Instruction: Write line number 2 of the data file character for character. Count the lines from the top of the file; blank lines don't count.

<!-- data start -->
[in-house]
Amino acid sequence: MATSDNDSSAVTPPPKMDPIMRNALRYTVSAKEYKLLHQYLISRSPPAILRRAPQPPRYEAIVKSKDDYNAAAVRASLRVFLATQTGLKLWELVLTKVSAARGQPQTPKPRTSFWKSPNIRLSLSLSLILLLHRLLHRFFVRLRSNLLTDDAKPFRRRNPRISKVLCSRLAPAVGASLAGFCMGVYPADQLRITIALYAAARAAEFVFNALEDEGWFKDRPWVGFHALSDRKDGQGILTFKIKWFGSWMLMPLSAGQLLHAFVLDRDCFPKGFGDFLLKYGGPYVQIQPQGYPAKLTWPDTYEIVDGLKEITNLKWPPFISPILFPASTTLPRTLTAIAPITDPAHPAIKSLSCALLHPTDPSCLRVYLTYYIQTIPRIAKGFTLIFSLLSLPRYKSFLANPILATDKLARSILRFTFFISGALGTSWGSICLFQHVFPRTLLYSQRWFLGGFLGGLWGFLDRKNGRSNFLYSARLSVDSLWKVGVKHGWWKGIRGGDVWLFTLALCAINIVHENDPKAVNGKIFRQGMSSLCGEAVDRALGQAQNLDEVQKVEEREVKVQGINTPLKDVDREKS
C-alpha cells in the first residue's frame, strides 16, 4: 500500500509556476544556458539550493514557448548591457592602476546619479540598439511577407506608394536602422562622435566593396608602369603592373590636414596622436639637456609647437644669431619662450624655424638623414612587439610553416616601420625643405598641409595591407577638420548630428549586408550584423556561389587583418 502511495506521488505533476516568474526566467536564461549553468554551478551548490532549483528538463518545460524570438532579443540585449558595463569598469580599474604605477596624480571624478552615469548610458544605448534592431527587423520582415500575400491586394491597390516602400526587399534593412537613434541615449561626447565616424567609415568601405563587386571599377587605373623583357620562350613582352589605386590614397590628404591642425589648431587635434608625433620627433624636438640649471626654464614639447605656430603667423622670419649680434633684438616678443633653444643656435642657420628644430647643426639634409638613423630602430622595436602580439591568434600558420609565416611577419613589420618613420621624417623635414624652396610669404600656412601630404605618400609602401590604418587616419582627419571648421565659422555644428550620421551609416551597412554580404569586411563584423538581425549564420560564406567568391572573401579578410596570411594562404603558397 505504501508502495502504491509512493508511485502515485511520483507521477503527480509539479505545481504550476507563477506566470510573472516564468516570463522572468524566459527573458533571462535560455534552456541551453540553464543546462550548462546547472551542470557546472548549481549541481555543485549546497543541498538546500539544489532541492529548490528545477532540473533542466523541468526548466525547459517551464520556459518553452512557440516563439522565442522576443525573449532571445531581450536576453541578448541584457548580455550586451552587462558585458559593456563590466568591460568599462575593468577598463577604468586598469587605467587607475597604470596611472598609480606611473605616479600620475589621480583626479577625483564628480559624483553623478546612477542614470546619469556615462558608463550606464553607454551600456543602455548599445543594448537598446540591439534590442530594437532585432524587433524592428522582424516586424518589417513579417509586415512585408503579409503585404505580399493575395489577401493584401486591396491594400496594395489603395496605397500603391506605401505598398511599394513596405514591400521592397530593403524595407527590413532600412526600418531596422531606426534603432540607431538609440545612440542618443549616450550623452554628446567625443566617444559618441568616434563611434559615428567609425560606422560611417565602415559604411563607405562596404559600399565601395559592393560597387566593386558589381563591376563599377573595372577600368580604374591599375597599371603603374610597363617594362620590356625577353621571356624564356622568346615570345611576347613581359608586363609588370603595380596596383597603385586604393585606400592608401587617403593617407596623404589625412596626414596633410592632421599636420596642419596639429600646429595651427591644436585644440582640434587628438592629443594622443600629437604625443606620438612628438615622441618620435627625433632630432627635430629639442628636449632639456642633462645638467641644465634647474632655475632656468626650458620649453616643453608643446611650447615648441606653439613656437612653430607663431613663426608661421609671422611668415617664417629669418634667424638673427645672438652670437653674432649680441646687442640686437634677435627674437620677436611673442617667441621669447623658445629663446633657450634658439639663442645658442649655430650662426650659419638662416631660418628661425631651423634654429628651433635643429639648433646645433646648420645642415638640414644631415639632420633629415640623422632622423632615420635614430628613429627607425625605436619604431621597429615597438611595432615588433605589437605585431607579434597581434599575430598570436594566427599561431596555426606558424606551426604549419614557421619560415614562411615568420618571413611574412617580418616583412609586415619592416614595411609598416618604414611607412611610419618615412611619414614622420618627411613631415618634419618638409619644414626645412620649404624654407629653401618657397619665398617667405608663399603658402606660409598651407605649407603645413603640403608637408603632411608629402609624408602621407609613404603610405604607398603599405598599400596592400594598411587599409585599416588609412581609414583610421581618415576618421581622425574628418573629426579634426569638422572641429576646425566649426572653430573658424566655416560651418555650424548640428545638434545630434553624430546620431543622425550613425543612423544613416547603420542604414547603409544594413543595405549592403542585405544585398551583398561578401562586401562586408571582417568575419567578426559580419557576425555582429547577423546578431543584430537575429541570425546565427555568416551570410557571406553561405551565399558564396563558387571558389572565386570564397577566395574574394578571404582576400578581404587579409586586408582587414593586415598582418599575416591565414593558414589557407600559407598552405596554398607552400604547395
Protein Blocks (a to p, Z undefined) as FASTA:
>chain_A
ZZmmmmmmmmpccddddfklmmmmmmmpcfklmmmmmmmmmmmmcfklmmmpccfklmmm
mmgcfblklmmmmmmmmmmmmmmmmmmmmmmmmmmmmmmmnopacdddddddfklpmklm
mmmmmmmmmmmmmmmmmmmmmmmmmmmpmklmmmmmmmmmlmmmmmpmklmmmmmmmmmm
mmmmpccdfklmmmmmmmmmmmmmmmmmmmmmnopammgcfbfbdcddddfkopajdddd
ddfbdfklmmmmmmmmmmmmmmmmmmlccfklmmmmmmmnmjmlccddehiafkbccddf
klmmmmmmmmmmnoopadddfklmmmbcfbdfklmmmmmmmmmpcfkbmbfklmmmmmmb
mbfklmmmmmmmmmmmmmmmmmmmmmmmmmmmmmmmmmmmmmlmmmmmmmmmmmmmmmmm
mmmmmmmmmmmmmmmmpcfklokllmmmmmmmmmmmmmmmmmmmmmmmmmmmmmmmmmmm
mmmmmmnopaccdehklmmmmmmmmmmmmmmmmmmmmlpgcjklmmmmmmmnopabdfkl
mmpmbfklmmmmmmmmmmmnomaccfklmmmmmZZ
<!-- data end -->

Amino acid sequence: MATSDNDSSAVTPPPKMDPIMRNALRYTVSAKEYKLLHQYLISRSPPAILRRAPQPPRYEAIVKSKDDYNAAAVRASLRVFLATQTGLKLWELVLTKVSAARGQPQTPKPRTSFWKSPNIRLSLSLSLILLLHRLLHRFFVRLRSNLLTDDAKPFRRRNPRISKVLCSRLAPAVGASLAGFCMGVYPADQLRITIALYAAARAAEFVFNALEDEGWFKDRPWVGFHALSDRKDGQGILTFKIKWFGSWMLMPLSAGQLLHAFVLDRDCFPKGFGDFLLKYGGPYVQIQPQGYPAKLTWPDTYEIVDGLKEITNLKWPPFISPILFPASTTLPRTLTAIAPITDPAHPAIKSLSCALLHPTDPSCLRVYLTYYIQTIPRIAKGFTLIFSLLSLPRYKSFLANPILATDKLARSILRFTFFISGALGTSWGSICLFQHVFPRTLLYSQRWFLGGFLGGLWGFLDRKNGRSNFLYSARLSVDSLWKVGVKHGWWKGIRGGDVWLFTLALCAINIVHENDPKAVNGKIFRQGMSSLCGEAVDRALGQAQNLDEVQKVEEREVKVQGINTPLKDVDREKS